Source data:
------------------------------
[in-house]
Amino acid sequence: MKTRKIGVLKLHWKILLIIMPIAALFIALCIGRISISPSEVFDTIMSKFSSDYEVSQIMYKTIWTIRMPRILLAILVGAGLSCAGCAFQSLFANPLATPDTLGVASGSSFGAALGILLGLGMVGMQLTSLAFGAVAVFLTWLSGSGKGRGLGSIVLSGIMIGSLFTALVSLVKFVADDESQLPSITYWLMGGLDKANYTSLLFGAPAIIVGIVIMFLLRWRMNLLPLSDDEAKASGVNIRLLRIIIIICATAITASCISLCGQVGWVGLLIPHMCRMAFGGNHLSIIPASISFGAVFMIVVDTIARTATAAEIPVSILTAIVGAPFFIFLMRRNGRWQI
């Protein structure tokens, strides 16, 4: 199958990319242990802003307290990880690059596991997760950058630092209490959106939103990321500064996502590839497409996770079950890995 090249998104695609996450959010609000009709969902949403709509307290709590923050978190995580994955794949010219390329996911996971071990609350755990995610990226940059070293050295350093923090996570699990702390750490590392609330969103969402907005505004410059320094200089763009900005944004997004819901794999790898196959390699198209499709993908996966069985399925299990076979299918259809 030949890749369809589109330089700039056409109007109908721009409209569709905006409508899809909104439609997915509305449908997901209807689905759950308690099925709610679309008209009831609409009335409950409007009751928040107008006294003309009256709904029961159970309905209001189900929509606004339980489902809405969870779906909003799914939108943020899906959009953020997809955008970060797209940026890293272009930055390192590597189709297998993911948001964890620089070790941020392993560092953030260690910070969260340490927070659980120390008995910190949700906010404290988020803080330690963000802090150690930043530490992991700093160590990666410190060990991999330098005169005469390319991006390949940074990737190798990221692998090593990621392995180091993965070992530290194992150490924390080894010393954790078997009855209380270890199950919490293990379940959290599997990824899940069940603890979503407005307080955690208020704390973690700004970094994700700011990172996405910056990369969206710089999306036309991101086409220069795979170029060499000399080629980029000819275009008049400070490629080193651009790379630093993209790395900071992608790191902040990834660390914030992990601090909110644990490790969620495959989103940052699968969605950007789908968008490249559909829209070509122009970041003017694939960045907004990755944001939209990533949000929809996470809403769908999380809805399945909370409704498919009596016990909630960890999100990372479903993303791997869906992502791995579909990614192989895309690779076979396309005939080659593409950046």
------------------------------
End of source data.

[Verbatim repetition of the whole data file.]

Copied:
[in-house]
Amino acid sequence: MKTRKIGVLKLHWKILLIIMPIAALFIALCIGRISISPSEVFDTIMSKFSSDYEVSQIMYKTIWTIRMPRILLAILVGAGLSCAGCAFQSLFANPLATPDTLGVASGSSFGAALGILLGLGMVGMQLTSLAFGAVAVFLTWLSGSGKGRGLGSIVLSGIMIGSLFTALVSLVKFVADDESQLPSITYWLMGGLDKANYTSLLFGAPAIIVGIVIMFLLRWRMNLLPLSDDEAKASGVNIRLLRIIIIICATAITASCISLCGQVGWVGLLIPHMCRMAFGGNHLSIIPASISFGAVFMIVVDTIARTATAAEIPVSILTAIVGAPFFIFLMRRNGRWQI
């Protein structure tokens, strides 16, 4: 199958990319242990802003307290990880690059596991997760950058630092209490959106939103990321500064996502590839497409996770079950890995 090249998104695609996450959010609000009709969902949403709509307290709590923050978190995580994955794949010219390329996911996971071990609350755990995610990226940059070293050295350093923090996570699990702390750490590392609330969103969402907005505004410059320094200089763009900005944004997004819901794999790898196959390699198209499709993908996966069985399925299990076979299918259809 030949890749369809589109330089700039056409109007109908721009409209569709905006409508899809909104439609997915509305449908997901209807689905759950308690099925709610679309008209009831609409009335409950409007009751928040107008006294003309009256709904029961159970309905209001189900929509606004339980489902809405969870779906909003799914939108943020899906959009953020997809955008970060797209940026890293272009930055390192590597189709297998993911948001964890620089070790941020392993560092953030260690910070969260340490927070659980120390008995910190949700906010404290988020803080330690963000802090150690930043530490992991700093160590990666410190060990991999330098005169005469390319991006390949940074990737190798990221692998090593990621392995180091993965070992530290194992150490924390080894010393954790078997009855209380270890199950919490293990379940959290599997990824899940069940603890979503407005307080955690208020704390973690700004970094994700700011990172996405910056990369969206710089999306036309991101086409220069795979170029060499000399080629980029000819275009008049400070490629080193651009790379630093993209790395900071992608790191902040990834660390914030992990601090909110644990490790969620495959989103940052699968969605950007789908968008490249559909829209070509122009970041003017694939960045907004990755944001939209990533949000929809996470809403769908999380809805399945909370409704498919009596016990909630960890999100990372479903993303791997869906992502791995579909990614192989895309690779076979396309005939080659593409950046």